As I reacquainted myself with Millett's past to craft her obituary, marveling how the Wikipedia page had grown since 2008, I found this bit of language, "Millett wrote her autobiographical books Flying and Sita about coming out as gay partly an important consciousness-raising activity. She realized beginning an open dialogue is important to break down the isolation and alienation that hiding in privacy can cause."

I don't think Kate Millett gave me the sense that it was OK to be gay or bi: she took a lot of crap for daring to express herself and she wasn't ashamed to write about that crap or her insecurities. But she let me start that dialogue within, and she did give me the sense that sexuality and love were infinitely complex, a message that slid neatly into my rapidly assembling worldview. If I hadn't read her, I don't think I would have been quite as willing to express the curiosity that led me to take a writing class on Gender and Difference. It was taught by an old gay man, who shared with us incredible, poignant scenes about attraction and identity in Baldwin and Woolf, but was sorely lacking in knowledge on lesbian sex writing.

So was I: I brought in Flying for us all to read in class. People read it out loud, their eyebrows shooting off their heads at the phrase "turrets of her cervix." Everyone agreed it was universally terrible, overwrought, which, frankly, embarrassed the shit out of me, because this was their one shot to learn about how to write a lesbian sex scene. I wasn't even out at the time, out barely even to myself, and I brought this in! It was that important to me! And I don't agree. I can "recall" the phrase "turrets of her cervix" so clearly, the crinkling of The New York Times, her enemy, thwarting her access to her lover's hips, describing the frenzied passion I had yet to experience. That I recall the scene means it's indelible in a way Millett probably wanted.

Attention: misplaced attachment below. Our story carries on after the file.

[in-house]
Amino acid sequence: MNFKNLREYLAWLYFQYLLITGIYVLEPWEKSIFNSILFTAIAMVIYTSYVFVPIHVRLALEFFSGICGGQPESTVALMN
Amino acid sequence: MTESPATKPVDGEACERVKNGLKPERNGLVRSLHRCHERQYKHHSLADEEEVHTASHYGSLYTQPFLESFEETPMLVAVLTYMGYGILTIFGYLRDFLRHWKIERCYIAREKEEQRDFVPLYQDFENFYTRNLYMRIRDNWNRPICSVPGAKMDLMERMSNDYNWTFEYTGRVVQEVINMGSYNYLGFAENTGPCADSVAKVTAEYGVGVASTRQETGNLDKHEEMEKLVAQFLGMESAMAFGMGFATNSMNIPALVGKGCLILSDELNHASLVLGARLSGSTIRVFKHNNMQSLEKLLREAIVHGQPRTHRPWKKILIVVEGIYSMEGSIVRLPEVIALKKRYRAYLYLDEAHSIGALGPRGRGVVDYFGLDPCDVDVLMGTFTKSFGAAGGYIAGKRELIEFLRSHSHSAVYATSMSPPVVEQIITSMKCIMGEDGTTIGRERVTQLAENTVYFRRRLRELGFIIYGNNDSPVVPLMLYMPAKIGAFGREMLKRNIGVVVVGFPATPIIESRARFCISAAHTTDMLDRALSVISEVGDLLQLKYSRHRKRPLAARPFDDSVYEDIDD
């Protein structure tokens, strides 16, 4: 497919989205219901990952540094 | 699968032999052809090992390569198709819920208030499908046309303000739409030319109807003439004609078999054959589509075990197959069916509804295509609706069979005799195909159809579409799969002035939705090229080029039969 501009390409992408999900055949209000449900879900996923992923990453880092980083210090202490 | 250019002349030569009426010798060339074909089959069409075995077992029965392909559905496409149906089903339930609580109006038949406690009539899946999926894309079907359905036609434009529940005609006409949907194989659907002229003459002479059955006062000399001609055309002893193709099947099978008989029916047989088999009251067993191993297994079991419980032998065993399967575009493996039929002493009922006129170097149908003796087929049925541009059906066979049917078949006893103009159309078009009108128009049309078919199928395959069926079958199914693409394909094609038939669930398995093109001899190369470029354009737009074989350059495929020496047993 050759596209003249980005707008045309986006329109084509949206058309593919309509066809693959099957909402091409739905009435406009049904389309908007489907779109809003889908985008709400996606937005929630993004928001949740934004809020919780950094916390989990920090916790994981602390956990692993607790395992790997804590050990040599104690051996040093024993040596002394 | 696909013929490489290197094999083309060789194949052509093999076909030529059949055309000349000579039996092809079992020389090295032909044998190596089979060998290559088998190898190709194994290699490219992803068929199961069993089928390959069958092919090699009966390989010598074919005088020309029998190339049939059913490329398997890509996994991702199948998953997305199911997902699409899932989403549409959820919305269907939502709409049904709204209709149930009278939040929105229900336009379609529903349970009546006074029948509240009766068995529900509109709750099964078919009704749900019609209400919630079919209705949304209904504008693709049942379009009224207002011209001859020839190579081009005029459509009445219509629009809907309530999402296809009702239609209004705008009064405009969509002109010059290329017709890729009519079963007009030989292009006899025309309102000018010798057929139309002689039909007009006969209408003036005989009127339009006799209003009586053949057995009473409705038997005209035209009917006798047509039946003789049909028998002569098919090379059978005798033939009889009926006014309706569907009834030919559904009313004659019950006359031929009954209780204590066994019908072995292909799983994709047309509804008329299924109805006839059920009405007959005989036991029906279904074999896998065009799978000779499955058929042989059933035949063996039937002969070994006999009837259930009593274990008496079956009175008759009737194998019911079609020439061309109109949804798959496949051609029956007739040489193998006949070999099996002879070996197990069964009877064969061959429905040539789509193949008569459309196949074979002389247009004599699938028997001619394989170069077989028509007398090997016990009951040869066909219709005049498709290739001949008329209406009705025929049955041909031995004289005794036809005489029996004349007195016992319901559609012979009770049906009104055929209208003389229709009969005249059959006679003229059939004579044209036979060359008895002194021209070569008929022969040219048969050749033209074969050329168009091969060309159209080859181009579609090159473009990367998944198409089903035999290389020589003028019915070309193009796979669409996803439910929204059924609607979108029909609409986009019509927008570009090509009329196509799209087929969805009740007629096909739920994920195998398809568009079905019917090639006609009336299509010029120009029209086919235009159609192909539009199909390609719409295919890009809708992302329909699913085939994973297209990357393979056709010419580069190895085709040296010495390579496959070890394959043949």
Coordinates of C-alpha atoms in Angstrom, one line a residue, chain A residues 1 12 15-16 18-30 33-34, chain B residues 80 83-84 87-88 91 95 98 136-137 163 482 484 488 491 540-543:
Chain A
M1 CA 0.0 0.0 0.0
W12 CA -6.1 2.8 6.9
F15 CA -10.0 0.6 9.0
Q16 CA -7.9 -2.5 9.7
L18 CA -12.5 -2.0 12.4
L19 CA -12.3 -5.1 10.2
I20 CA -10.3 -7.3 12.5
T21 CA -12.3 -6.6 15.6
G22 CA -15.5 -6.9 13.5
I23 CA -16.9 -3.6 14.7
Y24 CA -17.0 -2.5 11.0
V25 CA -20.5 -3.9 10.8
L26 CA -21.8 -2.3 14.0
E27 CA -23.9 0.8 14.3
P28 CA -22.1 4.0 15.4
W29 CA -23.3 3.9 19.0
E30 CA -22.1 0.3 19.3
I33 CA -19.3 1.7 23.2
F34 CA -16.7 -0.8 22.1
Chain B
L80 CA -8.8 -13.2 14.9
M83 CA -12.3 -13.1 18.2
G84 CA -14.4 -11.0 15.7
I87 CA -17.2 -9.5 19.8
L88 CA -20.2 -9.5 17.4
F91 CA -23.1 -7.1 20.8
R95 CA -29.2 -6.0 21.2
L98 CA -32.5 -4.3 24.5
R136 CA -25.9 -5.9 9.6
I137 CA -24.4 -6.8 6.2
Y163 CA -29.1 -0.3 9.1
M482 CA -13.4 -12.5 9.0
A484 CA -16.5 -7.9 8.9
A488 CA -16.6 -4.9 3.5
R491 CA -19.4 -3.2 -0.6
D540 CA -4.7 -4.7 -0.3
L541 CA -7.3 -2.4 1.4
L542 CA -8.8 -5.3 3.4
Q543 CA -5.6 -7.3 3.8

I'm not alone in finding Millett a touchstone. Linda Bubon wrote on my Facebook page that she partly wanted to start Women and Children First Bookstore after she couldn't find Sita anywhere on a shelf. If you've read Fun Home, you know Alison Bechdel checked Flying out of the library and brought it home to her closeted father, the last book they collaboratively read together. I identify so much with young Bechdel and her stack of books, her independent study of lesbianism. Millett, even in 2008, was a relic of another age, but she's what I found, and her complicated message was the right message for me.

In a bookstore in 2014, visiting Boston with my girlfriend at the time, I found a signed copy of Sita. I debated. I had a copy of Sita already, though Millett was often both out of print and weirdly hard to find in used bookstores. I did not need to spend any more money on this trip. But I knew, as I held the old hardcover, this would be the closest I ever got to Kate Millett. The signed Sita sits on my bookcase now. I read it to understand my own relationship ambiguity, and to celebrate the complications living a life according to your desires—intellectual, physical, and emotional—can lead. I wish I had gotten to meet its author.

Liz Baudler is a Chicago-area freelance writer whose work often appears in Windy City Times. She co-hosts Sappho's Salon, a performance series about gender, sexuality and feminism, at Women and Children First Bookstore.